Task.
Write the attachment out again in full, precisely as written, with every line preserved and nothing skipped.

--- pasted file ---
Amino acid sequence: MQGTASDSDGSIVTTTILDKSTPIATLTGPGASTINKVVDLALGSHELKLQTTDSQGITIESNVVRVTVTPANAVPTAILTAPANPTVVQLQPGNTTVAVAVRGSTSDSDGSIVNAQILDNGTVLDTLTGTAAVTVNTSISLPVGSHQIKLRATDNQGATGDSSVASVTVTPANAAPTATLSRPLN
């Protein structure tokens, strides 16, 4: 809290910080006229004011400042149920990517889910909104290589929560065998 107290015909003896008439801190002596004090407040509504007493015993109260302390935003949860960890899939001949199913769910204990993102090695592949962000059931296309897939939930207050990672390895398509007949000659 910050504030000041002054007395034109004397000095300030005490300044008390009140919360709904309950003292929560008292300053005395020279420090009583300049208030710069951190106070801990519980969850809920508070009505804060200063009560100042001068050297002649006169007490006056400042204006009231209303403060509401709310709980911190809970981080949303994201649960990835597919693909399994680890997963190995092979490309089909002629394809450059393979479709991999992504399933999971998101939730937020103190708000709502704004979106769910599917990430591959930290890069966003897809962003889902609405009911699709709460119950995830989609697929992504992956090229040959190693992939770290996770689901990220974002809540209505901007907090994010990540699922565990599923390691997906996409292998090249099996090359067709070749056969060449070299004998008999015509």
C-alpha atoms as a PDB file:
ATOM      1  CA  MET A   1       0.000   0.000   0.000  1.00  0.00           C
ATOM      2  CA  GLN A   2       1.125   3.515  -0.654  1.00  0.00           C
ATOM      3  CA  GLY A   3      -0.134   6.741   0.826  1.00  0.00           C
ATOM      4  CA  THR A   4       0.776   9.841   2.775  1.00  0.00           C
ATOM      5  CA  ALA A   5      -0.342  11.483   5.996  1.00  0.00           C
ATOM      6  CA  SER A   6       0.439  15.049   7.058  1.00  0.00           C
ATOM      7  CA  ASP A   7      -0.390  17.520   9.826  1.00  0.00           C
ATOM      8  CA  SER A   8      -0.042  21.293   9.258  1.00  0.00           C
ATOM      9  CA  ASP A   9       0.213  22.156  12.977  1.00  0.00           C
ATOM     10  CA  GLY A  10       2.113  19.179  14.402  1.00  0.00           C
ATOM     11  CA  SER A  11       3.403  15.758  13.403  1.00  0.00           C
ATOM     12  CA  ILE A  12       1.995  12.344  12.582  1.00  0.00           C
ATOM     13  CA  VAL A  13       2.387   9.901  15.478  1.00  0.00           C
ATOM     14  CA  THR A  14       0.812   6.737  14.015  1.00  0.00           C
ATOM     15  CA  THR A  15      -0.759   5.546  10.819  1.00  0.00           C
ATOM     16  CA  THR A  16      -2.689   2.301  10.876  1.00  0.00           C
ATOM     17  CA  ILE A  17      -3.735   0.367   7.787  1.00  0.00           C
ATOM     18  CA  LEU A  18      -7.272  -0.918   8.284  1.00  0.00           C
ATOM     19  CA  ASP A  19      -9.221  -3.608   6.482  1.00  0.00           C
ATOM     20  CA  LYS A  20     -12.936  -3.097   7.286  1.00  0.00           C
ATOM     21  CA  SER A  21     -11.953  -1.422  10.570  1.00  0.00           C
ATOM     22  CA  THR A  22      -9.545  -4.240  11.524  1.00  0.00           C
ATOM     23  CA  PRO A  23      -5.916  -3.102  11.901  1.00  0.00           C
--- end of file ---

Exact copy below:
Amino acid sequence: MQGTASDSDGSIVTTTILDKSTPIATLTGPGASTINKVVDLALGSHELKLQTTDSQGITIESNVVRVTVTPANAVPTAILTAPANPTVVQLQPGNTTVAVAVRGSTSDSDGSIVNAQILDNGTVLDTLTGTAAVTVNTSISLPVGSHQIKLRATDNQGATGDSSVASVTVTPANAAPTATLSRPLN
């Protein structure tokens, strides 16, 4: 809290910080006229004011400042149920990517889910909104290589929560065998 107290015909003896008439801190002596004090407040509504007493015993109260302390935003949860960890899939001949199913769910204990993102090695592949962000059931296309897939939930207050990672390895398509007949000659 910050504030000041002054007395034109004397000095300030005490300044008390009140919360709904309950003292929560008292300053005395020279420090009583300049208030710069951190106070801990519980969850809920508070009505804060200063009560100042001068050297002649006169007490006056400042204006009231209303403060509401709310709980911190809970981080949303994201649960990835597919693909399994680890997963190995092979490309089909002629394809450059393979479709991999992504399933999971998101939730937020103190708000709502704004979106769910599917990430591959930290890069966003897809962003889902609405009911699709709460119950995830989609697929992504992956090229040959190693992939770290996770689901990220974002809540209505901007907090994010990540699922565990599923390691997906996409292998090249099996090359067709070749056969060449070299004998008999015509």
C-alpha atoms as a PDB file:
ATOM      1  CA  MET A   1       0.000   0.000   0.000  1.00  0.00           C
ATOM      2  CA  GLN A   2       1.125   3.515  -0.654  1.00  0.00           C
ATOM      3  CA  GLY A   3      -0.134   6.741   0.826  1.00  0.00           C
ATOM      4  CA  THR A   4       0.776   9.841   2.775  1.00  0.00           C
ATOM      5  CA  ALA A   5      -0.342  11.483   5.996  1.00  0.00           C
ATOM      6  CA  SER A   6       0.439  15.049   7.058  1.00  0.00           C
ATOM      7  CA  ASP A   7      -0.390  17.520   9.826  1.00  0.00           C
ATOM      8  CA  SER A   8      -0.042  21.293   9.258  1.00  0.00           C
ATOM      9  CA  ASP A   9       0.213  22.156  12.977  1.00  0.00           C
ATOM     10  CA  GLY A  10       2.113  19.179  14.402  1.00  0.00           C
ATOM     11  CA  SER A  11       3.403  15.758  13.403  1.00  0.00           C
ATOM     12  CA  ILE A  12       1.995  12.344  12.582  1.00  0.00           C
ATOM     13  CA  VAL A  13       2.387   9.901  15.478  1.00  0.00           C
ATOM     14  CA  THR A  14       0.812   6.737  14.015  1.00  0.00           C
ATOM     15  CA  THR A  15      -0.759   5.546  10.819  1.00  0.00           C
ATOM     16  CA  THR A  16      -2.689   2.301  10.876  1.00  0.00           C
ATOM     17  CA  ILE A  17      -3.735   0.367   7.787  1.00  0.00           C
ATOM     18  CA  LEU A  18      -7.272  -0.918   8.284  1.00  0.00           C
ATOM     19  CA  ASP A  19      -9.221  -3.608   6.482  1.00  0.00           C
ATOM     20  CA  LYS A  20     -12.936  -3.097   7.286  1.00  0.00           C
ATOM     21  CA  SER A  21     -11.953  -1.422  10.570  1.00  0.00           C
ATOM     22  CA  THR A  22      -9.545  -4.240  11.524  1.00  0.00           C
ATOM     23  CA  PRO A  23      -5.916  -3.102  11.901  1.00  0.00           C